Forward Progress: The 5 Greatest Power Forwards in NBA History

Cecil RileyCorrespondent IIJune 12, 2011

Forward Progress: The 5 Greatest Power Forwards in NBA History

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    SAN ANTONIO - APRIL 20:  Forward Bruce Bowen #12 and Tim Duncan #21 of the San Antonio Spurs defend Dirk Nowitzki #41 of the Dallas Mavericks in Game Two of the Western Conference Quarterfinals during the 2009 NBA Playoffs at AT&T Center on April 20, 2009
    Ronald Martinez/Getty Images

    Watching Dirk Nowitzki dominate during these NBA playoffs makes you realize how much the power forward position has truly evolved through the game's history.  In today's game, the role of power forward is multifaceted and requires an array of skills to adequately play the position. 

    Dirk is a great example of the change.  With the ability to shoot from distance and put the ball on the floor, he may be the most unorthodox player to ever excel at the position.  Who are the NBA's greatest power forwards?

5. Dirk Nowitzki

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    Nowitzki's great footwork and soft shooting touch makes him virtually unguardable.
    Nowitzki's great footwork and soft shooting touch makes him virtually unguardable.Tom Pennington/Getty Images

    Some may scoff at Dirk making this list at No. 5, but one thing is clear: no one has ever played power forward quite like Nowitzki. 

    The 7'0" German is a complete offensive weapon.  For his career, Nowitzki carries a healthy average of 23 points per game.  He can face up and maneuver on the block.  His superior coordination and feathery shooting touch allow him to make awkward, off-balance shots routinely.  Dirk has also perfected the art of getting to the free-throw line and his 88 percent conversion rate helps minimize off shooting nights.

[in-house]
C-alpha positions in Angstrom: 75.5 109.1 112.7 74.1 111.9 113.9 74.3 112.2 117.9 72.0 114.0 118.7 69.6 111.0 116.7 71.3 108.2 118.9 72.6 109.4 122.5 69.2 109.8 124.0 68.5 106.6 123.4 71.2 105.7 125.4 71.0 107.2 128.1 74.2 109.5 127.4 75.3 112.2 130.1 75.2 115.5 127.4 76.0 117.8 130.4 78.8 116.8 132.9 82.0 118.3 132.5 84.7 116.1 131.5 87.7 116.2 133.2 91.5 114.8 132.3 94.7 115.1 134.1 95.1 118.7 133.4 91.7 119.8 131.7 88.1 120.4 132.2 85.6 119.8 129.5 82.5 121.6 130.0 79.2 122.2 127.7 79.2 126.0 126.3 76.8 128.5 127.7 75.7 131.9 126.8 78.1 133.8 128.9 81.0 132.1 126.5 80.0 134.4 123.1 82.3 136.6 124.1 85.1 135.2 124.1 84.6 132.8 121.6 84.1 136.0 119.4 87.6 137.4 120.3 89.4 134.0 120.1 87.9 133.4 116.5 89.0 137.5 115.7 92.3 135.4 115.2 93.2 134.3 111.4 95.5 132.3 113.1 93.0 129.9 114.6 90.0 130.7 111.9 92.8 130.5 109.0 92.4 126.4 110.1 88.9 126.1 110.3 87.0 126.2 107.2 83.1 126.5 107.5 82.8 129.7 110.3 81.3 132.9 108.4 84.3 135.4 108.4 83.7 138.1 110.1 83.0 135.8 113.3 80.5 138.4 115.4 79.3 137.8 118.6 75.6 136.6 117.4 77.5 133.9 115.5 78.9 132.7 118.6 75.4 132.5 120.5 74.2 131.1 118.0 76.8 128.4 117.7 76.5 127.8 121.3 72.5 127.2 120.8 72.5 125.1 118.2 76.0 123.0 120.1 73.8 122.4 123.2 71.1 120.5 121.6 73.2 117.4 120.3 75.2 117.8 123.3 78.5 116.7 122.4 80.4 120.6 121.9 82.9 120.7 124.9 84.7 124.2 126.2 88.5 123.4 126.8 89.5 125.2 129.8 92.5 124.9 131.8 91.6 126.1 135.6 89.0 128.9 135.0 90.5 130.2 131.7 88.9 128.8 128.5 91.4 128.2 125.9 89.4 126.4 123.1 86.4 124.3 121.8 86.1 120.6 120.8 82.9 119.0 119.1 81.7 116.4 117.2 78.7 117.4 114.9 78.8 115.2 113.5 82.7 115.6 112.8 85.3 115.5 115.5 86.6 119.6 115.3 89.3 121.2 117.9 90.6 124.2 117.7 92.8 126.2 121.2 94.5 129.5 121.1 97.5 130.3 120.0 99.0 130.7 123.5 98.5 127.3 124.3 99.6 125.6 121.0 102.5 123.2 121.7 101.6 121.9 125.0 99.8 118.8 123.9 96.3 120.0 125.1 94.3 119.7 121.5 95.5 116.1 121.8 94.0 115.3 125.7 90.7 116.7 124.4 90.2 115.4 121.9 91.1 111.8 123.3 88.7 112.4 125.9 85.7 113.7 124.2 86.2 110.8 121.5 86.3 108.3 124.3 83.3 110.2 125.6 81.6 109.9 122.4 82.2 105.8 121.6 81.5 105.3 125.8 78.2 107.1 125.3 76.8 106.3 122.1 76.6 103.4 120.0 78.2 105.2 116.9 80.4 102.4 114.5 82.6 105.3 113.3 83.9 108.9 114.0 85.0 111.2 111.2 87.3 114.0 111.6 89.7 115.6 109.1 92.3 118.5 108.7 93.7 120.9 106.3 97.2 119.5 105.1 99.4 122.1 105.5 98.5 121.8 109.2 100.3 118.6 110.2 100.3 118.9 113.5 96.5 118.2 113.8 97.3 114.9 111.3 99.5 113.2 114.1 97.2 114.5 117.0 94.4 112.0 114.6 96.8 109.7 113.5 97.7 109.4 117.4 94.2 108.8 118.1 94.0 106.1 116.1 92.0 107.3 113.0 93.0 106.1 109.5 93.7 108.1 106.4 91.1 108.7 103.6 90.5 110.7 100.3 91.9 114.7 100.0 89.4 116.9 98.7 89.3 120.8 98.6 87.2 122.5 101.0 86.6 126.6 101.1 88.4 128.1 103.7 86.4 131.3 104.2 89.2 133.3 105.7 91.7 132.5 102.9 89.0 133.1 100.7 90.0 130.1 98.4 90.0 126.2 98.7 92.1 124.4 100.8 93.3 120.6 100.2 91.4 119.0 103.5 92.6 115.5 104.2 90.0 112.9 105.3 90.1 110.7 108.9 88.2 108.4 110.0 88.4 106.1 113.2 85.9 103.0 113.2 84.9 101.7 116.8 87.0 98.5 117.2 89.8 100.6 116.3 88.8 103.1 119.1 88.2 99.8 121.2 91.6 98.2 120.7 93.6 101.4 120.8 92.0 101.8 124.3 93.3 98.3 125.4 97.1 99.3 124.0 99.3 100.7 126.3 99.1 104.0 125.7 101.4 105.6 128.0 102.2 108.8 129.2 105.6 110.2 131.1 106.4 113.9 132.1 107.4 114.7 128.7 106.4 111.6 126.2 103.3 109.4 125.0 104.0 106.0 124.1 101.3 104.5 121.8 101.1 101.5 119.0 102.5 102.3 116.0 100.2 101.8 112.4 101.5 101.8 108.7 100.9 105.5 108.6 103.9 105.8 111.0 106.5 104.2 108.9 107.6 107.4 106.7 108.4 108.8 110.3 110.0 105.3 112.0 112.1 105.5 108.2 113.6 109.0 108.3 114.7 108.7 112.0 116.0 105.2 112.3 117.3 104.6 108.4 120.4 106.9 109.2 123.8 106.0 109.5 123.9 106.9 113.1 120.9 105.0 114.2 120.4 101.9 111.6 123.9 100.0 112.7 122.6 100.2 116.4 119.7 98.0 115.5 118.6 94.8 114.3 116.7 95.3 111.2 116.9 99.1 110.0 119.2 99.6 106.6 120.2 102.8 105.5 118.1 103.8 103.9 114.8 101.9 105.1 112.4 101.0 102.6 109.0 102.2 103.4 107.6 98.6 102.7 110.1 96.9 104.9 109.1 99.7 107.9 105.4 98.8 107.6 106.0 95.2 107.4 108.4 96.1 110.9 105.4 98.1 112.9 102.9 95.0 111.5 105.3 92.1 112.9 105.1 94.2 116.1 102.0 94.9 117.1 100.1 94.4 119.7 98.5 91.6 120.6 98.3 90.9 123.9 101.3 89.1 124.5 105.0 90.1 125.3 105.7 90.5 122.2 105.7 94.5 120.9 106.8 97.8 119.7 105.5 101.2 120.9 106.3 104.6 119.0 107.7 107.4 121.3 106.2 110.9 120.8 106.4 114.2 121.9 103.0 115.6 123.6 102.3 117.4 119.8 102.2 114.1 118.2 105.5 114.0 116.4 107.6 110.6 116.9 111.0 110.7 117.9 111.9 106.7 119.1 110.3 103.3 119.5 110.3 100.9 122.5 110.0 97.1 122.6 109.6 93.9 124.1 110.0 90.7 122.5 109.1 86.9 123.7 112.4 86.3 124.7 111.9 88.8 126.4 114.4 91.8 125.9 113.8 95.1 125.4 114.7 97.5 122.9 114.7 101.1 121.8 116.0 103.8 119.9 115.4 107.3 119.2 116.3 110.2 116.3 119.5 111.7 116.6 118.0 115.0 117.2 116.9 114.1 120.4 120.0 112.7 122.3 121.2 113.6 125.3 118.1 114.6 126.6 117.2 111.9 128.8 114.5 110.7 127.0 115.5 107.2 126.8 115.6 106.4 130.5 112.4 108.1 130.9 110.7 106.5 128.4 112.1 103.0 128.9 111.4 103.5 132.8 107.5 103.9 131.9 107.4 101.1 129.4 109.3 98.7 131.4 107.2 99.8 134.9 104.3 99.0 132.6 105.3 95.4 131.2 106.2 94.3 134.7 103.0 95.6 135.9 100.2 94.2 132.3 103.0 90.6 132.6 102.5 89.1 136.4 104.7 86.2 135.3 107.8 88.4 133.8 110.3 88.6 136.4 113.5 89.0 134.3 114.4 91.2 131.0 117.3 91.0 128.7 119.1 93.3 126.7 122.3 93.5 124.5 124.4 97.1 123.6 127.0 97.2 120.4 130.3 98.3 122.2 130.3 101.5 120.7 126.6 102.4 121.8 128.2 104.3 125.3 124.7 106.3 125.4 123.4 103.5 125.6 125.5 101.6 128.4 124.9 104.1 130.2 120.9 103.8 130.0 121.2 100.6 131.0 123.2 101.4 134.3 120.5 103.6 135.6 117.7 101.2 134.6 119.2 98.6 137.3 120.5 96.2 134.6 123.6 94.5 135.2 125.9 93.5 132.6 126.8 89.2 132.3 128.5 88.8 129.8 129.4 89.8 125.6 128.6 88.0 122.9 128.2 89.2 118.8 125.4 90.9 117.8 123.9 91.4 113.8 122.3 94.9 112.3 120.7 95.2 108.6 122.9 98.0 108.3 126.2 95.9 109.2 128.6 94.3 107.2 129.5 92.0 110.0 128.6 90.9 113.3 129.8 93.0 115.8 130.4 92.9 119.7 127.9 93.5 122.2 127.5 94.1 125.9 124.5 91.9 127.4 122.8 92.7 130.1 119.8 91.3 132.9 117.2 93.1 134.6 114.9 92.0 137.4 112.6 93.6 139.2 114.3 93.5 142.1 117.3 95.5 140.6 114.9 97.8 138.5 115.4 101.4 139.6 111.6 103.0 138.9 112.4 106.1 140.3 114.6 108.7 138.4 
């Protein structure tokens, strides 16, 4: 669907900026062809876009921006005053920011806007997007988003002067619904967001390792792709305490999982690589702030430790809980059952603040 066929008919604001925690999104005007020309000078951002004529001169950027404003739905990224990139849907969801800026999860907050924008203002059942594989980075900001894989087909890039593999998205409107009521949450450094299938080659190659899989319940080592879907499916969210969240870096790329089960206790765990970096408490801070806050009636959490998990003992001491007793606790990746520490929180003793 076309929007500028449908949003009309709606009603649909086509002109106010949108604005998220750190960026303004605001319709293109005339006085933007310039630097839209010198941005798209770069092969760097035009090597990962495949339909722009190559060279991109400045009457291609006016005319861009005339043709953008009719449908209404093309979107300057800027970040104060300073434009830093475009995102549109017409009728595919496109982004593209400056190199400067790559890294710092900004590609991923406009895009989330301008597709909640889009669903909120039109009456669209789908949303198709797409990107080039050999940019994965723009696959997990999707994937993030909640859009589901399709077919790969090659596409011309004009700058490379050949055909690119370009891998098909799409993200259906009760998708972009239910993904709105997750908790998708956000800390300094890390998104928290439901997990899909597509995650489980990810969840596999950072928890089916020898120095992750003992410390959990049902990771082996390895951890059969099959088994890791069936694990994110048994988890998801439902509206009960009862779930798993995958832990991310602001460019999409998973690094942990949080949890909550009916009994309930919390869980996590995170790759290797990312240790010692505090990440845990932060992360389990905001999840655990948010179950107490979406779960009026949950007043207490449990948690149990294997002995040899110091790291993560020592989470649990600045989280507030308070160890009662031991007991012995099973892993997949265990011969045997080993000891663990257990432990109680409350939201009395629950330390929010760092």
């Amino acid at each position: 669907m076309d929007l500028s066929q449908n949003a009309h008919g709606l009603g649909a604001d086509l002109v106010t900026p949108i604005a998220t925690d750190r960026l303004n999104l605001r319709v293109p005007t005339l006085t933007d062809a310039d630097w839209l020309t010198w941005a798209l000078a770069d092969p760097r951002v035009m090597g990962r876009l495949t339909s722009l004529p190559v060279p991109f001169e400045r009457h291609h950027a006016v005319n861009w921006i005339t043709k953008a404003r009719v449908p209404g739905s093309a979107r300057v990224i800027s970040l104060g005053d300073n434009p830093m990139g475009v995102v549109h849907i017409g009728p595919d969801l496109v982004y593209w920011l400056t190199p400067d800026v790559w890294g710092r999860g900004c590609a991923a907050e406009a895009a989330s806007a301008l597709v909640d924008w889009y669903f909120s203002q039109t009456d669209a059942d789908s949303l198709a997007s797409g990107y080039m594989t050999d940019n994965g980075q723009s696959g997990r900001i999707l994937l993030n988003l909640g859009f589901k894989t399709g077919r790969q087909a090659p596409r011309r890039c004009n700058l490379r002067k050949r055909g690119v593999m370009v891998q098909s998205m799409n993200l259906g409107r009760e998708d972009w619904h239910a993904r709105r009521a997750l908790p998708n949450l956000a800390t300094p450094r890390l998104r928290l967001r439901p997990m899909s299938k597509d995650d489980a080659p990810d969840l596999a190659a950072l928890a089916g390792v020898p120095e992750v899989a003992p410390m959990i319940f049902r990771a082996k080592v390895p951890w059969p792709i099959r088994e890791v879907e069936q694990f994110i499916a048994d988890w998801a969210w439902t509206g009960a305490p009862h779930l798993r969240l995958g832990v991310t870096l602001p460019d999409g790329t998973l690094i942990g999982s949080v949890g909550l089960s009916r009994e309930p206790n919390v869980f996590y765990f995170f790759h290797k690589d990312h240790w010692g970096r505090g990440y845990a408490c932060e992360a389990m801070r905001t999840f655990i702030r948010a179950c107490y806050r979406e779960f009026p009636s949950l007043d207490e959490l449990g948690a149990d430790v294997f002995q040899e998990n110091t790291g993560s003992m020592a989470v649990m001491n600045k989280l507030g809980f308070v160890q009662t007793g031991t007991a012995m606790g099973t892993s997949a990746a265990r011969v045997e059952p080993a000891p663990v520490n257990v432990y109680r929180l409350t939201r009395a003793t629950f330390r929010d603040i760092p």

Much maligned for his lack of toughness, Nowitzki can still do the dirty work required from NBA power forwards.  His career 8.4 rebounds per game are impressive for a player that routinely floats out to the perimeter.

    What truly separates Dirk from all the rest is his tremendous shooting range.  Few players in league history—much less big men—possess Dirk's long-range ability.  A career 38 percent three-point shooter, Dirk currently sits at No. 39 in career three-point makes.

    Dirk's unique skill set earned him league MVP honors for the 2007 season.  He has earned All-NBA honors 11 times and is currently one win away from his first NBA championship.    

4. Kevin McHale

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    McHale was a  technician on the low block.
    McHale was a technician on the low block.Stephen Dunn/Getty Images

    Kevin McHale's numbers do not jump out at you at first glance.  Career averages of 17.9 points and 7.3 rebounds per game, while solid, are not eye-popping.  His play, however, was much greater than his numbers. 

    A member of perhaps the greatest front line in NBA history, McHale was flanked by fellow greats Larry Bird and Robert Parish for much of his career.  His greatness was obvious, however.  Possessing as polished a post game as the NBA has ever seen, Kevin dazzled defenders with an array up-and-under moves, drop steps and jump hooks.  Watching McHale was like watching a clinic on how to score on the low block.

    Limited in shooting opportunities due to playing with Bird and Parish, McHale made the most of opportunities shooting .554 from the floor for his career.  Twice he shot over 60 percent from the floor in the '87 and '88 seasons.  He was also efficient from the charity stripe, converting at an 80 percent clip. 

    McHale was an opportunist, adapting to any role he was given.  He was named the NBA's Sixth Man of the Year in both the '84 and the '85 seasons.  Defensively, McHale was equally great, earning a spot on the All-Defensive first or second team seven times.

    McHale's truly defining accomplishments are the three NBA championships he earned as a member of the Boston Celtics.  Kevin's career numbers are actually better in the postseason—evidence that he was a true champion.